The hypothalamus contains two nerve centers: a satiety center and a feeding center. These centers have opposite effects on the hunger drive. If the satiety center is stimulated the animal will behave as though he were not hungry. An animal will continue to eat until he grows abnormally large if the_______________________ center is continually stimulated.

If the satiety center is stimulated, the animal will _____________________
_____________________________________________ 2

If the blood stream does not carry enough nutrients to the organs of the body, the organism will attempt to eat. The eating response is controlled by the hypothalamus. Therefore, in a hunger situation, the hypothalamus must in some way be signaled by:
a. the amount of food in the stomach.
b. the nutrient content of the blood.
c. the feeding center.
d. the satiety center.

1 c 5 feeding
2 not eat
6 a
3 drinks
7 b
4 b
8 satiety


Experiments on specific hungers show that organisms tend to eat foods that contain nutrients needed by the body. If an animal has a great deficiency of salt, he will choose foods that have_________________________________________4

Extended hunger has a drastic psychological effect. It has been shown that human beings become weak, irritable, disinterested in sex, and generally obsessed with food when:
a. they suffer hypothalamic damage.
b. their stomachs are removed.
c. the satiety center is stimulated.
d. they are semi-starved.
______________________________________________ 2

There are many different stimuli that signal us that we should eat. All of these signals eventually reach the hypothalamus which has direct control over the eating behavior. Which of the following stimuli might act as a signal to the hypothalamus?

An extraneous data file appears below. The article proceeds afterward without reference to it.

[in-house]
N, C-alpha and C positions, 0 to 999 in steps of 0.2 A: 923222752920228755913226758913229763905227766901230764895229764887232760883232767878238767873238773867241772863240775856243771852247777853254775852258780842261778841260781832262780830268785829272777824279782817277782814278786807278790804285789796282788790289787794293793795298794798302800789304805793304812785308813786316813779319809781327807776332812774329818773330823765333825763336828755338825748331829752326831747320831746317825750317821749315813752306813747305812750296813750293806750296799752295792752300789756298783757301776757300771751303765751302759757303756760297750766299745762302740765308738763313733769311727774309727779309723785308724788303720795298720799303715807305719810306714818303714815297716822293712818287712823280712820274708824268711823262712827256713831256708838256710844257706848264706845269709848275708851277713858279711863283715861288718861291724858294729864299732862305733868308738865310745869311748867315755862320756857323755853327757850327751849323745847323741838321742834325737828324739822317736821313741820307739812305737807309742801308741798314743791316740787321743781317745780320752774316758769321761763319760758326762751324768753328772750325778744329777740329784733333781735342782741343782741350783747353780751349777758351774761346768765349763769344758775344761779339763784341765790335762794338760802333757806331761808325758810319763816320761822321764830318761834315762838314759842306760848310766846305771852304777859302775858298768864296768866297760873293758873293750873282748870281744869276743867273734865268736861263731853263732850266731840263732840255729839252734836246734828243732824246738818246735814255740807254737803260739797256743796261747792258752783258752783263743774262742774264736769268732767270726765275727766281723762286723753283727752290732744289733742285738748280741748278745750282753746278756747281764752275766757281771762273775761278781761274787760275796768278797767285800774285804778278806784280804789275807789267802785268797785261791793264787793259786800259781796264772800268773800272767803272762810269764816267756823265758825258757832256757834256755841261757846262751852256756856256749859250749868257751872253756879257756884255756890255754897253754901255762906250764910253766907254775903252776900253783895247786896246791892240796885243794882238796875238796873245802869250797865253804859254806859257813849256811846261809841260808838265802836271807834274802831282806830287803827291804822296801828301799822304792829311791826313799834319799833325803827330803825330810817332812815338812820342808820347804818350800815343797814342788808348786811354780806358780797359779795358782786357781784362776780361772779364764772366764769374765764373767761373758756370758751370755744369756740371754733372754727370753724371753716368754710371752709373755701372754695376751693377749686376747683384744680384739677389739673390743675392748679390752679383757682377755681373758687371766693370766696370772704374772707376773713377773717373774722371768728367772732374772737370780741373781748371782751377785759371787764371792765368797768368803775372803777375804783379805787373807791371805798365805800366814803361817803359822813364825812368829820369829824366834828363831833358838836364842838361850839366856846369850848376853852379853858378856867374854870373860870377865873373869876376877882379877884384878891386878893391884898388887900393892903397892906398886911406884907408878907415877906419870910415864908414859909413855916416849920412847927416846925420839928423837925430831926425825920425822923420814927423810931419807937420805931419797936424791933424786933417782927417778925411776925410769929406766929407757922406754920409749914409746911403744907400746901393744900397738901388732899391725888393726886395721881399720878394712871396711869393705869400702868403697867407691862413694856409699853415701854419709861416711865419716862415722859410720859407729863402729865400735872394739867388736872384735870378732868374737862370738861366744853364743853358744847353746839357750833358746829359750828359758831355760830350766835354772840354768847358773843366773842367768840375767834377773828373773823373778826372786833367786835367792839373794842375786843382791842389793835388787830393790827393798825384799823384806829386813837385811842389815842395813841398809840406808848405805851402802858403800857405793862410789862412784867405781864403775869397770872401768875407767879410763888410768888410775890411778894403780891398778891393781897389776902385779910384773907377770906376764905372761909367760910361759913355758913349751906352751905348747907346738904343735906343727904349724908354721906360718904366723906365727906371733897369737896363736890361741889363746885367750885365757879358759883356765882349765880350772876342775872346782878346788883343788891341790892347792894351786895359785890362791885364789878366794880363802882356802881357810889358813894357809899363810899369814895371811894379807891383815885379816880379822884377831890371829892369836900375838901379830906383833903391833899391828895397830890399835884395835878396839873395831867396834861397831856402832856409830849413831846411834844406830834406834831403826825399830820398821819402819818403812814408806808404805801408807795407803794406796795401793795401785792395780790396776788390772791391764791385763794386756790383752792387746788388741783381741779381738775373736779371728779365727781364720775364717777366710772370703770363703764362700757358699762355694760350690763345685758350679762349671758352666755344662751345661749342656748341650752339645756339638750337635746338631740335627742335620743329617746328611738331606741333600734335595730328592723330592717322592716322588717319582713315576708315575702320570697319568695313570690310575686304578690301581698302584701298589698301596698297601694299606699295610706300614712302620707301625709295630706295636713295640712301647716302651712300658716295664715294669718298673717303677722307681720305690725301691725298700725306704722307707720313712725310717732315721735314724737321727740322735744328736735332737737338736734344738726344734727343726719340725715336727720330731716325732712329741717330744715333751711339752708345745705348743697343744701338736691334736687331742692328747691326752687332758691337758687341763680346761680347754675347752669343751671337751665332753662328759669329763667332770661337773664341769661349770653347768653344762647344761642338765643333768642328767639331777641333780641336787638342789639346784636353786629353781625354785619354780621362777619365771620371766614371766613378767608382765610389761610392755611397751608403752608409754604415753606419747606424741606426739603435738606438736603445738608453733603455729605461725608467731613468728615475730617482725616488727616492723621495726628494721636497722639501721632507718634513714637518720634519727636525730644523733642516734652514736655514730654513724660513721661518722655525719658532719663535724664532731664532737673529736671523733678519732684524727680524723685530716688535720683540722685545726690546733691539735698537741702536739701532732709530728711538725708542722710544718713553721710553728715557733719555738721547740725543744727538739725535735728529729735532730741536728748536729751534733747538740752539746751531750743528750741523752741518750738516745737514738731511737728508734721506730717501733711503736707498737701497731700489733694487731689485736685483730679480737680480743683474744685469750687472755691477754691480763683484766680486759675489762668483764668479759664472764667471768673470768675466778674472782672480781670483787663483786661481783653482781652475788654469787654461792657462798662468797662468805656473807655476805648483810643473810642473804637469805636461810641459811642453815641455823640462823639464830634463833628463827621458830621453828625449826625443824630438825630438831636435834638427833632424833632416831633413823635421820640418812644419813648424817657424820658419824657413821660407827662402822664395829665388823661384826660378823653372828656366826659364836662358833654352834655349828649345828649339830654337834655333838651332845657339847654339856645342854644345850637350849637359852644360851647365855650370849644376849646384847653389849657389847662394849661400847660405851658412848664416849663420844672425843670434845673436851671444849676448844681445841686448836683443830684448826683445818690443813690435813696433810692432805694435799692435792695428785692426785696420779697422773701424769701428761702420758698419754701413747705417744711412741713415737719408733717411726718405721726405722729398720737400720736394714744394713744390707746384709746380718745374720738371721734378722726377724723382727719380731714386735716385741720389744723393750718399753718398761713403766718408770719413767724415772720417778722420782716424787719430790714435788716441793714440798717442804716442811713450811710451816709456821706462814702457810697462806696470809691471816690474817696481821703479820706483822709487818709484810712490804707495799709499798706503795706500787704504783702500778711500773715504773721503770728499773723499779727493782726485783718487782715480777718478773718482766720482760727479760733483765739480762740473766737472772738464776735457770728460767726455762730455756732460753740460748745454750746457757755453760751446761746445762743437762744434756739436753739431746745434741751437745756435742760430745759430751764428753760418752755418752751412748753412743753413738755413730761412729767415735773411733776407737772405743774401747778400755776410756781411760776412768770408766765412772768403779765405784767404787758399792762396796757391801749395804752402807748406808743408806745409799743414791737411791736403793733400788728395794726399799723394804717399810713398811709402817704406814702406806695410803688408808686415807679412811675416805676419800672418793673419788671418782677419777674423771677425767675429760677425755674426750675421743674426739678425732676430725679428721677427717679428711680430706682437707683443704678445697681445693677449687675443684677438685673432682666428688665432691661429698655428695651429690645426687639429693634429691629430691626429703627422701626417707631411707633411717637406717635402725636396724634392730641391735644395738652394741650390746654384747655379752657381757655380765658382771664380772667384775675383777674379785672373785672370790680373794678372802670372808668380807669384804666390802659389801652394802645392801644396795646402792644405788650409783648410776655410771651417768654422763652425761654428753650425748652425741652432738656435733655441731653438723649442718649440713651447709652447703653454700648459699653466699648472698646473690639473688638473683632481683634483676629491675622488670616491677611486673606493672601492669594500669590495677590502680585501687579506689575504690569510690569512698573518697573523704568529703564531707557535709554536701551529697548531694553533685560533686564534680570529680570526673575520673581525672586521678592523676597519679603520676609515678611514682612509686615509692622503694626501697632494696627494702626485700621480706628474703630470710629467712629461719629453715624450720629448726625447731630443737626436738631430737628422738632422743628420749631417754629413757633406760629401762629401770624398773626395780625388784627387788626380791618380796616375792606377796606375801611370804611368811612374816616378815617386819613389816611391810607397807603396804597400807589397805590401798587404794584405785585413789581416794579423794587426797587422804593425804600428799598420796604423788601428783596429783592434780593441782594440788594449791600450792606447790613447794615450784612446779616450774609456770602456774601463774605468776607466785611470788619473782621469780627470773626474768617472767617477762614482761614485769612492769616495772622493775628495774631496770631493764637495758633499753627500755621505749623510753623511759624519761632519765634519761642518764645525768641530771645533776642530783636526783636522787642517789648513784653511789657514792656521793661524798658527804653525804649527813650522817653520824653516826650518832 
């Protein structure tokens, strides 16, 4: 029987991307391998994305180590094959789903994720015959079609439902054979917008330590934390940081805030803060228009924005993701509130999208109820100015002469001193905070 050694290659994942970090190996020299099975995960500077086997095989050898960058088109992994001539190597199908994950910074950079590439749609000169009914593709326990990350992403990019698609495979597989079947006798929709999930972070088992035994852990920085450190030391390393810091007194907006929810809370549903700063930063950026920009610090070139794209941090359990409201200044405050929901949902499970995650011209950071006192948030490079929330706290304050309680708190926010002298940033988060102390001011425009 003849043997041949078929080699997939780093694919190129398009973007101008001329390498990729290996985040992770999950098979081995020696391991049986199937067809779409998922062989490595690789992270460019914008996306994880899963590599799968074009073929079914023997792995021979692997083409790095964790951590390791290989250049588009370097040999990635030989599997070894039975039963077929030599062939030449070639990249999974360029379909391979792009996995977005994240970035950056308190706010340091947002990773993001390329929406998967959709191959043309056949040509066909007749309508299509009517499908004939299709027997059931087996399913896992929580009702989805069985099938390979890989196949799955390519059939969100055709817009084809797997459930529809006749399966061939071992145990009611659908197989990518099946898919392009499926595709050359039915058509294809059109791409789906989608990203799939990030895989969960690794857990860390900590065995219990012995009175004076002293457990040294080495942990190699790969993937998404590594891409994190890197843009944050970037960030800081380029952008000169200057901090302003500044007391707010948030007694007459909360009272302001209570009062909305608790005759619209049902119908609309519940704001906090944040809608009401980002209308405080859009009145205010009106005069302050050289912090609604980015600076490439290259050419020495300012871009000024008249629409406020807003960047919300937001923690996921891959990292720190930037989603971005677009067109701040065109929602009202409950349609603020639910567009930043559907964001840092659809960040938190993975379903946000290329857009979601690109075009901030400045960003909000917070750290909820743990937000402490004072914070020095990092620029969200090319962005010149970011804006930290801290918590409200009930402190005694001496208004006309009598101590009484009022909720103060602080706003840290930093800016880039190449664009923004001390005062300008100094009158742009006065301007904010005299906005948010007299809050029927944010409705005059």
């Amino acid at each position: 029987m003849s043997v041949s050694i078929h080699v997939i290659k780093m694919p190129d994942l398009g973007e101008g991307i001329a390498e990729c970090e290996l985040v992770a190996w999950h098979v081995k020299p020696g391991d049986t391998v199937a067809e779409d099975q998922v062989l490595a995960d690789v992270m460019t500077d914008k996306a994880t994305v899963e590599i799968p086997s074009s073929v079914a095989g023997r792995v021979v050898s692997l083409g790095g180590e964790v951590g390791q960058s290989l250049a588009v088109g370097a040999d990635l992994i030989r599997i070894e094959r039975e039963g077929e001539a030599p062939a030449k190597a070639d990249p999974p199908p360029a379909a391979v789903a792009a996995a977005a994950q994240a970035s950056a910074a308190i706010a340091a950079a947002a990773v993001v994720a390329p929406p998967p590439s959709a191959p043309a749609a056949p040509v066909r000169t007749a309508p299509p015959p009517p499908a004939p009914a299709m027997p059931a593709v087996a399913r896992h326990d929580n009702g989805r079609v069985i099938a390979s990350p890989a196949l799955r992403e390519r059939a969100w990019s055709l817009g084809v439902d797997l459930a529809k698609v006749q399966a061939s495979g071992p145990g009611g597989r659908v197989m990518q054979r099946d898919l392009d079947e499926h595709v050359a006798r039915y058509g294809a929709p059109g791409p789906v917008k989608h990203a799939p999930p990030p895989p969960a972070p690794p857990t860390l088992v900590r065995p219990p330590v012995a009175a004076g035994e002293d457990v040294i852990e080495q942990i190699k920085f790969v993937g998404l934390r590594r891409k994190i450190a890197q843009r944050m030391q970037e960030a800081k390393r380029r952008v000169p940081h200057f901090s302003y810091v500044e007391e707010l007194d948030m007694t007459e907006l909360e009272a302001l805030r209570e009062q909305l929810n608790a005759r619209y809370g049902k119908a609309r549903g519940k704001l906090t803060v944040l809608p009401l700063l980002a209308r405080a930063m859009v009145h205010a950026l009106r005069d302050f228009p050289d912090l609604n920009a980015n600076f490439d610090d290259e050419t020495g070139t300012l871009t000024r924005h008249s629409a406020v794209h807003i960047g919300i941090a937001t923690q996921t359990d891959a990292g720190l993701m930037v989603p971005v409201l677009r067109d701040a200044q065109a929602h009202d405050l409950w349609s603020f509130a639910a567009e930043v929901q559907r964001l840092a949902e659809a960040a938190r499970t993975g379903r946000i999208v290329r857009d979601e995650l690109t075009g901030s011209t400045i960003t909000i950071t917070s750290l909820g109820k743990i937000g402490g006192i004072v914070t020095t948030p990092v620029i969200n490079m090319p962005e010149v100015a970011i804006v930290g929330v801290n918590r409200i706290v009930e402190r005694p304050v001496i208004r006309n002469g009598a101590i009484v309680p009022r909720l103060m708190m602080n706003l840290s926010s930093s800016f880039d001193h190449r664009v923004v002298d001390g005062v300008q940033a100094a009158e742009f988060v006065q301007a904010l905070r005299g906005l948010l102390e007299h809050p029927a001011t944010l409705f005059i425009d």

a. A table set for dinner
b. The nutrient content of the blood
c. A thick steak
d. A dinner bell



2 d
4 high salt content
5 a b, c, d


1. Under what physiological condition is the thirst drive most effectively reduced?____________________________

2. An experimental animal was stimulated in an area of the brain. He immediately began to drink. The area stimulated was probably the _________________________________________

3. When an animal's feeding center is stimulated, what happens?_________________________

4. Describe the appearance of a laboratory rat that had its satiety center removed two weeks ago___________________________________________.

5. A physiological condition that alerts the hypothalamus when the body needs food involves________________________________

6. A rat was deprived of vitamin C for a three-week period. If the rat were then offered a choice of many different foods, what kind would he choose?____________________________

7. The rat in question 6 is said to have a _______________________________ for certain foods.

8. Lowered sexual drive and impaired intellectual ability may result from______________________________________


Unit 9 Table of Contents

January 8, 2007